The suspension is composed of hundreds of different parts, and vehicles vary tremendously in suspension designs, but every suspension system has to do three things: hold the vehicle up, absorb bumps and other road shocks, and turn the vehicle in response to the driver’s input.

Wheels and tyres. Many drivers don’t think of tyres as part of the suspension, but they’re arguably the most important part. Tyres provide traction for acceleration, braking, and cornering, as well as absorbing smaller bumps.

Springs. Every vehicle today has some sort of springs, which support the vehicle and absorb large bumps allowing for a more comfortable and stable ride.

Shock absorbers. While springs absorb the bumps, shock absorbers dampen the motion of the springs after a bump, keeping them from bouncing up and down excessively.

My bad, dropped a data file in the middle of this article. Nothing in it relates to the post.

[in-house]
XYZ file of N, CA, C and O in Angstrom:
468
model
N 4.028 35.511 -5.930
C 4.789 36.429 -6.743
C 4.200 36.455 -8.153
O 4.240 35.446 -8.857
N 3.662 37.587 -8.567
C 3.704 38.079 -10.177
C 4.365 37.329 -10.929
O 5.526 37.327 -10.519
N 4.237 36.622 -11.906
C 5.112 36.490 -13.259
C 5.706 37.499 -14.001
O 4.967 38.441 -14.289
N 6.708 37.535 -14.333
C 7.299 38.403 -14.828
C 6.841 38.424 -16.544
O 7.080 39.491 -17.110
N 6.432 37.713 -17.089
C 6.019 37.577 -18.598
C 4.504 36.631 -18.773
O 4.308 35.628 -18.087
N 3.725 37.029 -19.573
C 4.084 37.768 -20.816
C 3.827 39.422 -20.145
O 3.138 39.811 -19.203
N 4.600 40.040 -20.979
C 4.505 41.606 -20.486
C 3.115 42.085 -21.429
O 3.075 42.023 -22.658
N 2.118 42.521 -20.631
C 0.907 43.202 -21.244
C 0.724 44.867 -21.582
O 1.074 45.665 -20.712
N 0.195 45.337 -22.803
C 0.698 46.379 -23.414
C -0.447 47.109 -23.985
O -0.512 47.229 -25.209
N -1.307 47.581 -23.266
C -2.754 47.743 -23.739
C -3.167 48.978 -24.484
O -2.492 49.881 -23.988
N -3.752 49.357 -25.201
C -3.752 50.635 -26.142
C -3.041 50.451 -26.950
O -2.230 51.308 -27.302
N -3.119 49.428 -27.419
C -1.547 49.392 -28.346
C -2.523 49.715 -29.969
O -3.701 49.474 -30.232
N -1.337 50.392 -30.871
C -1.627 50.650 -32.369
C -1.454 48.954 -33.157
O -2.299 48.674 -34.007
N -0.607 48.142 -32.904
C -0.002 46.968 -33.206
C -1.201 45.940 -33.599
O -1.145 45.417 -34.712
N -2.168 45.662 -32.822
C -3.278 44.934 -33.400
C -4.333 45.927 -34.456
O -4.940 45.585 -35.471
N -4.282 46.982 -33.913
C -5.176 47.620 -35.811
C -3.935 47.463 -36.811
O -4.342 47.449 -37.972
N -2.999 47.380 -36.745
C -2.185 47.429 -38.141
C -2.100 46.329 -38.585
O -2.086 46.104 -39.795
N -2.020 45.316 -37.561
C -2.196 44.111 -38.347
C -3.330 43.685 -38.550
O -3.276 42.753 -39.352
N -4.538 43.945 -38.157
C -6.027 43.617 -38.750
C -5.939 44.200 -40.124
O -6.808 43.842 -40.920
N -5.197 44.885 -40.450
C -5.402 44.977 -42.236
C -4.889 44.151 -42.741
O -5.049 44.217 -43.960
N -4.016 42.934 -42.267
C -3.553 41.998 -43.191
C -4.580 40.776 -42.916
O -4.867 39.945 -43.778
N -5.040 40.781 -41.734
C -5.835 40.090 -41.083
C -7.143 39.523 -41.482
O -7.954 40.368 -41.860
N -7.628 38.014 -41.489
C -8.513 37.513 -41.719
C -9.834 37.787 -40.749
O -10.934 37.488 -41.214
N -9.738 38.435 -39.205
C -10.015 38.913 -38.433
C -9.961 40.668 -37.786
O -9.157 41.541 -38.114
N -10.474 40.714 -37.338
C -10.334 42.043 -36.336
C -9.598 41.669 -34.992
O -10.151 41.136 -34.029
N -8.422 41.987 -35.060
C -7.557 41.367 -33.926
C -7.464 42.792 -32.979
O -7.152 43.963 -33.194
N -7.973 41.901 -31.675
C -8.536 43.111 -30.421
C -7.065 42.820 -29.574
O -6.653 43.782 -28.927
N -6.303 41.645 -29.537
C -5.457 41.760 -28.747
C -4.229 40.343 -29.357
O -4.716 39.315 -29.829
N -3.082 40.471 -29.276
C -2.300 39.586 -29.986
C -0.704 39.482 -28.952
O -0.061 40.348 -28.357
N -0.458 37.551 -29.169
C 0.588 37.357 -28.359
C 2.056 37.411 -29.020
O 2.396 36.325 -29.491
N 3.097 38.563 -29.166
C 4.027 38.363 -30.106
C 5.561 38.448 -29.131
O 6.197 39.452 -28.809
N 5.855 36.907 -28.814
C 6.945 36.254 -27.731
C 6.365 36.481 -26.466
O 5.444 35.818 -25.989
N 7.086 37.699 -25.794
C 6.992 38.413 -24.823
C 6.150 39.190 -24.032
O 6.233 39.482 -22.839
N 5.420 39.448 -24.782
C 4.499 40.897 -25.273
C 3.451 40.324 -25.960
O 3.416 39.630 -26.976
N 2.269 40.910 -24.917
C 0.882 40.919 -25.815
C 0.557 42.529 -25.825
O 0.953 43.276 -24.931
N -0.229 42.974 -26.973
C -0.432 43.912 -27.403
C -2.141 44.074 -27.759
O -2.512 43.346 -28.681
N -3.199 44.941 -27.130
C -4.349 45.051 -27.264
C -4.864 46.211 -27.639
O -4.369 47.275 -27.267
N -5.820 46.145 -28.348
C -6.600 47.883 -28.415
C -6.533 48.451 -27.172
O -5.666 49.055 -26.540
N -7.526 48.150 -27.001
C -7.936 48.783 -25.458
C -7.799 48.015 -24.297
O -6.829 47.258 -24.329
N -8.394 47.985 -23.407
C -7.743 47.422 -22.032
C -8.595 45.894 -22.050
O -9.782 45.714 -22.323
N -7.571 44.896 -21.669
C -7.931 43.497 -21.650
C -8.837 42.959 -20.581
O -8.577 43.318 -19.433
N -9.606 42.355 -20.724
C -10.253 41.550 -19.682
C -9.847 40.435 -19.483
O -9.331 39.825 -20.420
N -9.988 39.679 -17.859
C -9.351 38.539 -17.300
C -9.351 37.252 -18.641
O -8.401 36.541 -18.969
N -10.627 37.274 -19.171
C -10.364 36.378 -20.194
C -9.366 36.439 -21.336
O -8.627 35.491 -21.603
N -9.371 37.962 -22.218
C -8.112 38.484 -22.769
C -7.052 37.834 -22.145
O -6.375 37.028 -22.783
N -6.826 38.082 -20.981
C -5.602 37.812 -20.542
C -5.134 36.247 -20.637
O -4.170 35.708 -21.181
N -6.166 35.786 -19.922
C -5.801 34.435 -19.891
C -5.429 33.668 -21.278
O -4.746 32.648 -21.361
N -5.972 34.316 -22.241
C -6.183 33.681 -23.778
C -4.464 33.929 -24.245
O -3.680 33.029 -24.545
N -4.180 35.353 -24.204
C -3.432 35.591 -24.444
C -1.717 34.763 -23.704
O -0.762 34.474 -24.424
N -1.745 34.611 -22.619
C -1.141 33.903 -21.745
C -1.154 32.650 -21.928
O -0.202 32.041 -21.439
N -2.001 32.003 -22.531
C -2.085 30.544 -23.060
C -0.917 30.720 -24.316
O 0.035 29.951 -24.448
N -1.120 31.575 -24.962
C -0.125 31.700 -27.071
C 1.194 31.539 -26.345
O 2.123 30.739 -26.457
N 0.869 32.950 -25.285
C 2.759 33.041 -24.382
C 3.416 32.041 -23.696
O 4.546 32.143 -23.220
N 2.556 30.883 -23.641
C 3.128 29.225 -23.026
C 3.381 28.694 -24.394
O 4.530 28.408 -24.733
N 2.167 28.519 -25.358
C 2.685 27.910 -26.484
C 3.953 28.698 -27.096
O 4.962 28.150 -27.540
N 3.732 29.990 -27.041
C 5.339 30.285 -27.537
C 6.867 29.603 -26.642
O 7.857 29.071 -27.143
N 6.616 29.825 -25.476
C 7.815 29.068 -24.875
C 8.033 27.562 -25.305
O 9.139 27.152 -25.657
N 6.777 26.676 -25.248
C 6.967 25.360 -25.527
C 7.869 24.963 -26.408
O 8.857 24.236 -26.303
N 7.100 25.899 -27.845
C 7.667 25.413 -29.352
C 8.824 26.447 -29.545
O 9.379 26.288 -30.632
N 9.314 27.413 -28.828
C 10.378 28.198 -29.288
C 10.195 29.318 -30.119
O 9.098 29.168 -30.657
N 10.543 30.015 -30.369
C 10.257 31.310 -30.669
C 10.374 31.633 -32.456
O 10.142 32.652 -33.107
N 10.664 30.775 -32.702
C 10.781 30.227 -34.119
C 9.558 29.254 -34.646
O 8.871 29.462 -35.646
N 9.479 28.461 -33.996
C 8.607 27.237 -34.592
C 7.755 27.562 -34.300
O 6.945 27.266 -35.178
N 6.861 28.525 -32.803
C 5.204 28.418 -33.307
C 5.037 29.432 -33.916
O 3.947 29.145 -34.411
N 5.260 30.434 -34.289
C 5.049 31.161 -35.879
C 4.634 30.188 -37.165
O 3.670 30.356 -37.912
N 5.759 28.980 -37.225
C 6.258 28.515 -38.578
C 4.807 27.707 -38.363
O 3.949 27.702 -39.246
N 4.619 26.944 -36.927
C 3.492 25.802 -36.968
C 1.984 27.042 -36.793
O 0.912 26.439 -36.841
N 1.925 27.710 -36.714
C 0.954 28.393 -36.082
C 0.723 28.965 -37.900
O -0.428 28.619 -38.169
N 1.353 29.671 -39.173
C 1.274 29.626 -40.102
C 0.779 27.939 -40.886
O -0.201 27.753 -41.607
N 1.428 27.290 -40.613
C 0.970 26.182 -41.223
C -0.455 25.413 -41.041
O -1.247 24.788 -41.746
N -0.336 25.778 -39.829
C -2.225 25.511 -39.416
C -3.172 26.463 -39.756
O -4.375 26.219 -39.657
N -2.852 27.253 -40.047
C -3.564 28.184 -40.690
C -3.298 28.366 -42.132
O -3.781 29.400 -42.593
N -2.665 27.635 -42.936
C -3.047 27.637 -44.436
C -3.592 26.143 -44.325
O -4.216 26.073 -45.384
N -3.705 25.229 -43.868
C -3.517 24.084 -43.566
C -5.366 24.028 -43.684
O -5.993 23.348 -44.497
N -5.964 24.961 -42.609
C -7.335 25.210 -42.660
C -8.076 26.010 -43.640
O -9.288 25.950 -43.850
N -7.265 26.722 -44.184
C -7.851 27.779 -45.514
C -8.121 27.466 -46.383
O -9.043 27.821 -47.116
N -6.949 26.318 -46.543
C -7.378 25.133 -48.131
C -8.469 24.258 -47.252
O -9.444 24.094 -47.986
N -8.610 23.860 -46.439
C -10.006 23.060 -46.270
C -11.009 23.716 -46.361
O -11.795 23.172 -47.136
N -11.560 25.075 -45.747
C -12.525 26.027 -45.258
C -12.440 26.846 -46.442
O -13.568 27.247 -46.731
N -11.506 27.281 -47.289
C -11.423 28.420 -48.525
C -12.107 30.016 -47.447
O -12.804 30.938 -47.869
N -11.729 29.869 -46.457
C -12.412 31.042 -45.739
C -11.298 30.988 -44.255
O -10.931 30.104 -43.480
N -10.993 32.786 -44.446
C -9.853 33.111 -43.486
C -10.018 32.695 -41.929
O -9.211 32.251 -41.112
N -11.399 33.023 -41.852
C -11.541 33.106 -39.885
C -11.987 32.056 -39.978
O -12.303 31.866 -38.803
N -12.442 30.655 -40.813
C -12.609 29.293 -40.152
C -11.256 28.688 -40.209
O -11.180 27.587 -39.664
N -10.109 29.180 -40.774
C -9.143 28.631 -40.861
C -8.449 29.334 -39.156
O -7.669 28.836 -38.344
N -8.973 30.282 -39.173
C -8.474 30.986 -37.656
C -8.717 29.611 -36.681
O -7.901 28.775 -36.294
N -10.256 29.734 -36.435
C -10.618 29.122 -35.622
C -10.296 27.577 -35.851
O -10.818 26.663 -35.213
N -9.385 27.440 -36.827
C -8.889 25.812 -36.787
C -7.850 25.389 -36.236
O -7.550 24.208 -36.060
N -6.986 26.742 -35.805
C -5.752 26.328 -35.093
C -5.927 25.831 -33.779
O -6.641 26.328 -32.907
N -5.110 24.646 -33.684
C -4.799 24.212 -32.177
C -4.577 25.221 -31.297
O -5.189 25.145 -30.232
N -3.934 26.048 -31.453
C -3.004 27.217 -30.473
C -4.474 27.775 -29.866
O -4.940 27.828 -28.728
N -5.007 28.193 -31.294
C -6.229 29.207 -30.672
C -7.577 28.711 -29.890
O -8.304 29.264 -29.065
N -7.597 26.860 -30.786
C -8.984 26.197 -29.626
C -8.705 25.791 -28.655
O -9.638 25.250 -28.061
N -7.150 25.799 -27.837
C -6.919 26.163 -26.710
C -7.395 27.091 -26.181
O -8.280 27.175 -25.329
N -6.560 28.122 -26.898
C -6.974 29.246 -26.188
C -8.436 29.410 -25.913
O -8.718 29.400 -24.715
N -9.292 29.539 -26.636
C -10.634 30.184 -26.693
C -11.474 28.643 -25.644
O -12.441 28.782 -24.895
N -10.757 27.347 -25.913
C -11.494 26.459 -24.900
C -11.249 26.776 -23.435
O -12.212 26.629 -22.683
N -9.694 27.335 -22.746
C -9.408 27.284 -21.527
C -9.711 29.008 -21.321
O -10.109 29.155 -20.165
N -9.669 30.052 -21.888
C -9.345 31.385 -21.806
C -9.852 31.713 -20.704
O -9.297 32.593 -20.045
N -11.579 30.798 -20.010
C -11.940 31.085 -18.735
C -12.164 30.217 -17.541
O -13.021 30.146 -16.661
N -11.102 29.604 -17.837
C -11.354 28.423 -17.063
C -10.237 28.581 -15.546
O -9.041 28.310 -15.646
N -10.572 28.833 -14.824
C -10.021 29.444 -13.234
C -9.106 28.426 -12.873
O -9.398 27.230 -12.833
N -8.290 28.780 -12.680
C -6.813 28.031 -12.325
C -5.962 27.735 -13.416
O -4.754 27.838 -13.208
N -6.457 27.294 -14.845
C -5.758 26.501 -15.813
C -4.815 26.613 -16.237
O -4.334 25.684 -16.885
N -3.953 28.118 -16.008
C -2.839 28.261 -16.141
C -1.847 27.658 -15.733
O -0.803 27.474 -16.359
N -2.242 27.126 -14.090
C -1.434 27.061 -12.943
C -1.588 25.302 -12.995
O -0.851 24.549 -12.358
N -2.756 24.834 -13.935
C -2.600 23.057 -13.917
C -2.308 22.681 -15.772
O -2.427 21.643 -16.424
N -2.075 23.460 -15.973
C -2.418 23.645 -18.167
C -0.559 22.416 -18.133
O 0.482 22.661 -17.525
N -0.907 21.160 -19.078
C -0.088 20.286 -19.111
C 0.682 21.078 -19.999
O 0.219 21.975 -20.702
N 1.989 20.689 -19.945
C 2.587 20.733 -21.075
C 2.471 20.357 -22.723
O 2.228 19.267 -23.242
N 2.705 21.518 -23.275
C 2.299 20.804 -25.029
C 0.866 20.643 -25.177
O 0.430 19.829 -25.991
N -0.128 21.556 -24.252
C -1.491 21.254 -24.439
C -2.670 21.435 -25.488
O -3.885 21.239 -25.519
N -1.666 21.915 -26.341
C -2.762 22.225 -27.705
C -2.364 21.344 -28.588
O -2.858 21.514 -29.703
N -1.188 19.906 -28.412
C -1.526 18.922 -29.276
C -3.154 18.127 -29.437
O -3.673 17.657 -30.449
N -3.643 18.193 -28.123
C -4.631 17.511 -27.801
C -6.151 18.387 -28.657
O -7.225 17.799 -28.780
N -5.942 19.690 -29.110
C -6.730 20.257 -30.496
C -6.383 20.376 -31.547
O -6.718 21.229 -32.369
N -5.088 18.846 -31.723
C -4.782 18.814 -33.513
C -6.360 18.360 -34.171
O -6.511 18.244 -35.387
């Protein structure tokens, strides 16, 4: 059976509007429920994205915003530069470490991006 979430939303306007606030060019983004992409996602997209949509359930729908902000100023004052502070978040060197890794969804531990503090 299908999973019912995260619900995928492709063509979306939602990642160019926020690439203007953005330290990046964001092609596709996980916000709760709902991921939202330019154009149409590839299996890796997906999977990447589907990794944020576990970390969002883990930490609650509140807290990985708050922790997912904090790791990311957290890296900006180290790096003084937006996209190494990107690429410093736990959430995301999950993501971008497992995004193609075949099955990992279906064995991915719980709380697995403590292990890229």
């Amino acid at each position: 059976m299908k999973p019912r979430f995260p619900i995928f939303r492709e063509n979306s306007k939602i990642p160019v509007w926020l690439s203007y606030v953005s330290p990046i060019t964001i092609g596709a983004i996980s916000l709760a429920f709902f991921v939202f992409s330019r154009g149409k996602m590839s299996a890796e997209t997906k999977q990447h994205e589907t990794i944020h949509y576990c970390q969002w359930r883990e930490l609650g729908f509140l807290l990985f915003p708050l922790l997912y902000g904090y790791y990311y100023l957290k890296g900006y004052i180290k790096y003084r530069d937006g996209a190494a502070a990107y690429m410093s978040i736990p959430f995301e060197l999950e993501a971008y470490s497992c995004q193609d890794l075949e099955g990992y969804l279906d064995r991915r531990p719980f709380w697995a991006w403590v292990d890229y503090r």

Linkages. A complete compilation of suspension linkages would fill a book, but every suspension includes various arms, rods, and other connecting pieces that collectively keep the wheels where they’re supposed to be relative to the rest of the vehicle. Most of these linkages are solid metal parts with rubber bushings or rubber boot encased ball joints.

Bushings, bearings, and joints. Because most parts of the suspension have to be able to move, the various linkages are connected by flexible connections.